Wednesday, 28 November 2012

The Key to Million Smiles

Many a times all it takes is a slight shift in perspective to follow through with our intentions and fulfill desires. Otherwise the robotic everyday life and its whirlpool of regular chores never ceases to consume us every moment.

One intention we all harbor is 'Making a Difference or Touching Lives' but unable to act due to perceived lack of time. This planet, the world, poverty, the underprivileged, the elderly and the homeless cross our mind frequently. We do grab sporadic opportunities to contribute our bit but the results are a mere fraction of our true potential. Besides, it isn't sustainable unless we dive in leaving everything aside. 

So, how do we maximize and sustain the impact we so dearly intend? The answer again lies in our perspective. We must 'tweak' it to do two things:

(i) Dissociate 'Make a Difference or Touching Lives' from 'People-in-Distress'
(ii) Spread awareness and inspire others to help sustain the change. This topic is for next post.

i. Change the way we look at 'Make a Difference' 
If we analyze aforesaid thoughts crossing our mind, and many more like them, they have a pattern. They mostly relate to problems, unfortunate people, their misery and even helplessness. But is touching lives just about helping people-in-distress? We can and must do it in everyday life with ORDINARY people too - family, friends, relatives, colleagues and customers. It is with them we spend most of our life and hence can make the biggest difference. 

How we approach and engage ourselves in everything we do creates profound impact on the world around and in us. At the end, how well we have lived our lives will also be defined by this simple fact. Lack of time is not the constraint, lack of perspective and attitude is.

The short true story here is all about how 'Perspective and Attitude' help touch countless lives. Sometimes we won't even realize the extent of its impact. 

Tale of Young Ordinary Lives
In the monsoon of 1992, I, among a flock of over 300 youngsters, had landed on the outskirts of a small town in Southern India to earn our Engineering degrees!! Travelling 1000s of miles away from home, many of us had left the security of family for the first time in our lives.

In last two decades, whenever I have dusted that 4 year-window for a quick peek, a person has always smiled past it vividly reminding me of his impact in my life, and probably in lives of thousands others!! 

The Acknowledgement
It was my second week in college. Ragging had already crushed our excitement. With fear in the heart, weary eyes, disturbed mind and occasionally red cheeks, hell couldn't be worse than this, so I thought. One afternoon, as I was leaping up the curved stairway of our hostel floors, there he was, dressed in khaki uniform, descending one step at a time. Wearing plastic 'rain-shoes', black-framed (or brown?) glasses and no cap, he was in his 50s. Oozing incredible calmness, his wrinkled eyes and soft smile seemed to acknowledge the storm in my world.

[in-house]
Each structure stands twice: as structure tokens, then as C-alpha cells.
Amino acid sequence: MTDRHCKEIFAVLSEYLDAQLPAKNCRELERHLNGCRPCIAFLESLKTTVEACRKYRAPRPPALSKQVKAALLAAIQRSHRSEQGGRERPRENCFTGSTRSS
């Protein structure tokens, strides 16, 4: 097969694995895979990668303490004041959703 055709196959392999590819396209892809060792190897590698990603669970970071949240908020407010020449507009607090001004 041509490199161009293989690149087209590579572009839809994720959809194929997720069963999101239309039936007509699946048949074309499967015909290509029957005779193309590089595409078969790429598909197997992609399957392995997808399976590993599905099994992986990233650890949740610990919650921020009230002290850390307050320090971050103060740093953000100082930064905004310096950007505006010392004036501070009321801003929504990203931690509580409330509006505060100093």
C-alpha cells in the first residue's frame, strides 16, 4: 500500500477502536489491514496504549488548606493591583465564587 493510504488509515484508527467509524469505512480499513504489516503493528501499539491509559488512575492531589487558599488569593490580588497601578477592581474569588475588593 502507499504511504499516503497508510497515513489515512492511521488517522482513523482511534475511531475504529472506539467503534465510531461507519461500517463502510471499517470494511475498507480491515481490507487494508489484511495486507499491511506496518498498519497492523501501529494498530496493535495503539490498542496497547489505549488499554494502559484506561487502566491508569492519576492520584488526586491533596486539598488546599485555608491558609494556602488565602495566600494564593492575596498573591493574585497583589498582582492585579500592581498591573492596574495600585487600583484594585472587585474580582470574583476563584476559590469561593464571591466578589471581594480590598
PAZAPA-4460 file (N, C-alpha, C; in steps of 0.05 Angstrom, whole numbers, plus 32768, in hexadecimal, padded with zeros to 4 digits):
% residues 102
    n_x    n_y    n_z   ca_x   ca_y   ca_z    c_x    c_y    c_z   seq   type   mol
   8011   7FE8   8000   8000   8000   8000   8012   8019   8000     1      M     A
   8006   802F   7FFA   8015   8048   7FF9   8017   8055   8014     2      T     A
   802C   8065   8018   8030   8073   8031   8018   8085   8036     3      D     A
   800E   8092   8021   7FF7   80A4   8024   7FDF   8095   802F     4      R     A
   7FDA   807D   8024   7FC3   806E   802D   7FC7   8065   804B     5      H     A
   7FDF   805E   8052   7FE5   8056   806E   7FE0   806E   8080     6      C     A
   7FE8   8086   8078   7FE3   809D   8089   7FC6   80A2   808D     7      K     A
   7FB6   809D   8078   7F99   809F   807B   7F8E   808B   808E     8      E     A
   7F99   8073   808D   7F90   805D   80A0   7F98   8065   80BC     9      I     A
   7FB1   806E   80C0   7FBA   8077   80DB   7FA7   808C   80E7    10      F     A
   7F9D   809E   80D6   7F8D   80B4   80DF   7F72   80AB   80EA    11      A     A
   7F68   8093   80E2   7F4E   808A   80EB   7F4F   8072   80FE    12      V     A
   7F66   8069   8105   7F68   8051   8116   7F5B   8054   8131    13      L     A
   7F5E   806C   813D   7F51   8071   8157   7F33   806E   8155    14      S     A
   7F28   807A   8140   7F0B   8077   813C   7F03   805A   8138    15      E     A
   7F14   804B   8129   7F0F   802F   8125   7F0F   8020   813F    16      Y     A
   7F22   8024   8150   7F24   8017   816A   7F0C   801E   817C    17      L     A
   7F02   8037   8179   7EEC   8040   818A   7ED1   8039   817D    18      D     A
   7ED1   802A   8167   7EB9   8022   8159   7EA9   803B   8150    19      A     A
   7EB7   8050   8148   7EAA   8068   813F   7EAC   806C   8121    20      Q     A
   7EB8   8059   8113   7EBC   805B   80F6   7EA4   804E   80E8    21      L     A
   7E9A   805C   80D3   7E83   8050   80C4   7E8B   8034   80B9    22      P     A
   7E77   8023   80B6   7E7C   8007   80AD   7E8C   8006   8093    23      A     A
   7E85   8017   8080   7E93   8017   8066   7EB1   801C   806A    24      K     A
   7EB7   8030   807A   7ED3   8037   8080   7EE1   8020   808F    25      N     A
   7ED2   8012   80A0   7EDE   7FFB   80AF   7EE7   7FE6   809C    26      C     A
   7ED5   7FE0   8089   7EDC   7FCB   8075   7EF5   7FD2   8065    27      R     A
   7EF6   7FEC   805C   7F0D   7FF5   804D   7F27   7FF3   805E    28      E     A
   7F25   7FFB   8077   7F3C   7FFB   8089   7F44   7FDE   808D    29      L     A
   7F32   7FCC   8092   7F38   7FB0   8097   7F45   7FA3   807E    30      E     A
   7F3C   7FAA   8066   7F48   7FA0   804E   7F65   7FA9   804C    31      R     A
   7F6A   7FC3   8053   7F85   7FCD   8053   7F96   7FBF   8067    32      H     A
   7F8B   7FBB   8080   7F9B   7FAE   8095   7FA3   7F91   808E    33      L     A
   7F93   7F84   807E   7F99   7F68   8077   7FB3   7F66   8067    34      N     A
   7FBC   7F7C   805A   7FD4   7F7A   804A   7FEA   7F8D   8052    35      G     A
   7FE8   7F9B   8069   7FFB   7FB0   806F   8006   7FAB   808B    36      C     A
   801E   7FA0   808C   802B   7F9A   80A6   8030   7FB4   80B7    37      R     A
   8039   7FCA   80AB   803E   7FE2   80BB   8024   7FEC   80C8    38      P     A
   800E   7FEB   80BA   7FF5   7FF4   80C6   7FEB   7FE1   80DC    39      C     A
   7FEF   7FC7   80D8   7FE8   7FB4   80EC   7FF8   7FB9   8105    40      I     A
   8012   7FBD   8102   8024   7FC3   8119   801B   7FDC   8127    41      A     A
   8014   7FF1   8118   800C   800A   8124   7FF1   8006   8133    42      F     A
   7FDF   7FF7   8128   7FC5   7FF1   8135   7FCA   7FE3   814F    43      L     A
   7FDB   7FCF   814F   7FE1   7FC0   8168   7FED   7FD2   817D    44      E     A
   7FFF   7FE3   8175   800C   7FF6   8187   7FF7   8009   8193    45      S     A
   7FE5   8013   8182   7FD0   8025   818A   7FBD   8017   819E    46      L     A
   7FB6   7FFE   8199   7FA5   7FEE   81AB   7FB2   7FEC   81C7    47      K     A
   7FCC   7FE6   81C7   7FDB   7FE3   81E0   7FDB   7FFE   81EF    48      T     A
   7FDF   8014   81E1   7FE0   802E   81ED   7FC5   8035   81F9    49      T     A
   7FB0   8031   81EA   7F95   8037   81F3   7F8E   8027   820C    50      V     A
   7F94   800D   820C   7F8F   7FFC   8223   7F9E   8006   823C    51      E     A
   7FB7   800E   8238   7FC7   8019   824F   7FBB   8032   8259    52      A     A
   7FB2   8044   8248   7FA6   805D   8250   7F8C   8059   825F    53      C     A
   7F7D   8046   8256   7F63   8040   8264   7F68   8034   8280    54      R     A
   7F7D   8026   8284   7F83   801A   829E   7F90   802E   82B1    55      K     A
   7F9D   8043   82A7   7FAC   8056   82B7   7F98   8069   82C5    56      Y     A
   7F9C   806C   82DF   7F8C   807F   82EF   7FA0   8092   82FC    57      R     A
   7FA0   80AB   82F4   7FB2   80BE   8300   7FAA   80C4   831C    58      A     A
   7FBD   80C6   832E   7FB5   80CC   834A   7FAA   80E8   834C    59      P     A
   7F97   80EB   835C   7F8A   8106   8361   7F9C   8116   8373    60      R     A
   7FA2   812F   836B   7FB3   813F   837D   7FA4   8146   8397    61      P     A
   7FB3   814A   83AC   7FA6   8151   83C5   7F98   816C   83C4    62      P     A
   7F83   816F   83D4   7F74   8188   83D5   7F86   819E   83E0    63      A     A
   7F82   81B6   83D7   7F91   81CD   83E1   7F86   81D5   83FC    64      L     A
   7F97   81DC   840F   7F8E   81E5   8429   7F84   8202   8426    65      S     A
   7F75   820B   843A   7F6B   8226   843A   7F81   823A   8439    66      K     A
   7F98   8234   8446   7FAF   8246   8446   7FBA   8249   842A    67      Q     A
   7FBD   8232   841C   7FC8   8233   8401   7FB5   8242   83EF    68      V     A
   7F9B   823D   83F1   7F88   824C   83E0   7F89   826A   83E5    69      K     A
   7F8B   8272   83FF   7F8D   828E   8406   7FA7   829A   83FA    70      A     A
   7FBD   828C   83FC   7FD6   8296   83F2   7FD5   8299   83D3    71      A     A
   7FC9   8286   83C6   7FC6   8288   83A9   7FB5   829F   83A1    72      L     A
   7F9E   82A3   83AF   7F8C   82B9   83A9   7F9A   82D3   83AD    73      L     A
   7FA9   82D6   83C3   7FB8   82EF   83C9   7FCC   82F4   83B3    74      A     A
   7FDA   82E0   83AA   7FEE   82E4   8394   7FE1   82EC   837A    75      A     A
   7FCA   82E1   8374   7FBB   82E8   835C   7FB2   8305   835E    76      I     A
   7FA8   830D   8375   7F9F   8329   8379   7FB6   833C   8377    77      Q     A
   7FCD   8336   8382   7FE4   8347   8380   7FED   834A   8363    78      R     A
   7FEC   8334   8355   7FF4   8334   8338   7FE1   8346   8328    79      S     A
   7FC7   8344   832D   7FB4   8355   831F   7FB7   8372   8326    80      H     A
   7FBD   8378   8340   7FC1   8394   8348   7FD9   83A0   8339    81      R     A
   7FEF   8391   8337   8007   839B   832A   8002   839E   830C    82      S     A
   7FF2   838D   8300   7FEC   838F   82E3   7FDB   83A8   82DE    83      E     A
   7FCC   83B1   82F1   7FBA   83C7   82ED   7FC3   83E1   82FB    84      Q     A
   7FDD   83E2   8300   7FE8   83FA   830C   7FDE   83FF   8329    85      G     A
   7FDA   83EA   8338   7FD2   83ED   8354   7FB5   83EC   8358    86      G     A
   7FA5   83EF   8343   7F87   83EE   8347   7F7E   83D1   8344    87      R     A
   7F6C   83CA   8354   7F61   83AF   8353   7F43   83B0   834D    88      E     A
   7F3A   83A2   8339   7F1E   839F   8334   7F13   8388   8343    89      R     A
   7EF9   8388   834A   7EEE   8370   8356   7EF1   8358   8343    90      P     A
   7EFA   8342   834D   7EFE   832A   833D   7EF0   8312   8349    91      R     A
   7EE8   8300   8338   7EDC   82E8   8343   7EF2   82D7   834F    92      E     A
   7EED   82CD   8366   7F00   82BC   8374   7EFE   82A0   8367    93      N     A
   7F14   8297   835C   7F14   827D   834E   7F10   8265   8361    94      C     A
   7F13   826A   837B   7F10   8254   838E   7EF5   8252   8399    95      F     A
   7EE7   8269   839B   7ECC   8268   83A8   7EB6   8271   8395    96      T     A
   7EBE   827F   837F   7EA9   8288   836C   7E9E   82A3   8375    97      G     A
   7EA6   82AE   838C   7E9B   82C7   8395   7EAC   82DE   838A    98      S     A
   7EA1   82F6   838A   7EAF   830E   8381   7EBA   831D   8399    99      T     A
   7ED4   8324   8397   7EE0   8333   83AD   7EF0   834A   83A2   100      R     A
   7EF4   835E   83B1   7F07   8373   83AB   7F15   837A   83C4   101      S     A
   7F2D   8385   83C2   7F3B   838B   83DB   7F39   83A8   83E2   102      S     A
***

"Any letter for me, room 63?", I asked hesitantly. Pausing in his steps, he dug into a hand-held bundle and took a while before signalling with a polite shake of the head. "Can you check the bag?," I pointed to the one suspended around his shoulder. "No, it isn't there either", was the quick response before his voice was buried in the cacophony of others who, like me, had surrounded him by then. Until that moment, I had never realized the value of a postman. 

A Glimmer of Hope(s)
In the following years, the way he would interact and serve us, his customers, it seemed as if this was the only thing he ever wanted to do. He merrily walked the campus with our load and would often be stopped for inquiries about mail. I never saw him declining such ad-hoc requests. In those early 90s, when even land-lines, let alone mobiles, were true luxury in small towns, he was our hope. And he never let it dim by happily flipping the bundled-letters for us, even if we had received one the day before. 

Somewhere along our journey, we voluntarily started 'tipping' him upon receiving a check or money-order. If we collected it from post office after a missed delivery, we would leave the tip for him with his colleagues.

He seemed to understand and realize what we all longed for. It wasn't a piece of hand-written paper but a subtle assurance that, yes, it would arrive one day. And that he communicated splendidly without words - a smile followed by his polite shake of the head. Indeed a man of few words!! He was living up to his job - Deliver Letters - in a way that would make thousands like me cherish his memories for rest of their lives. 

The Last Day
The whole college knew about it. He arrived in same slow steady steps, smile and happiness of contentment. This time, however, we were shaking hands with him, for the the first and last time ever. There wasn't even a hint of today being his last day. Few good Samaritans ran collection-campaign, a gesture of our collective THANK YOU.

Another postman replaced him for remaining few months (or an year?). He too lived up to his job description - Deliver Letters. I have no memories of him. None whatsoever.

Knock at the Door
I had graduated now and was based in Mumbai with already an year into my job. Hopping through TV channels on a hot Saturday afternoon, the noise and my frustration was interrupted by shrillness of the bell. Dragging myself to the door, I opened it to receive someone whom I had never seen all year round. 

"I am your postman, Diwali Baksheesh please". 
Welcome to Mumbai, and this World!! This is how we live!!

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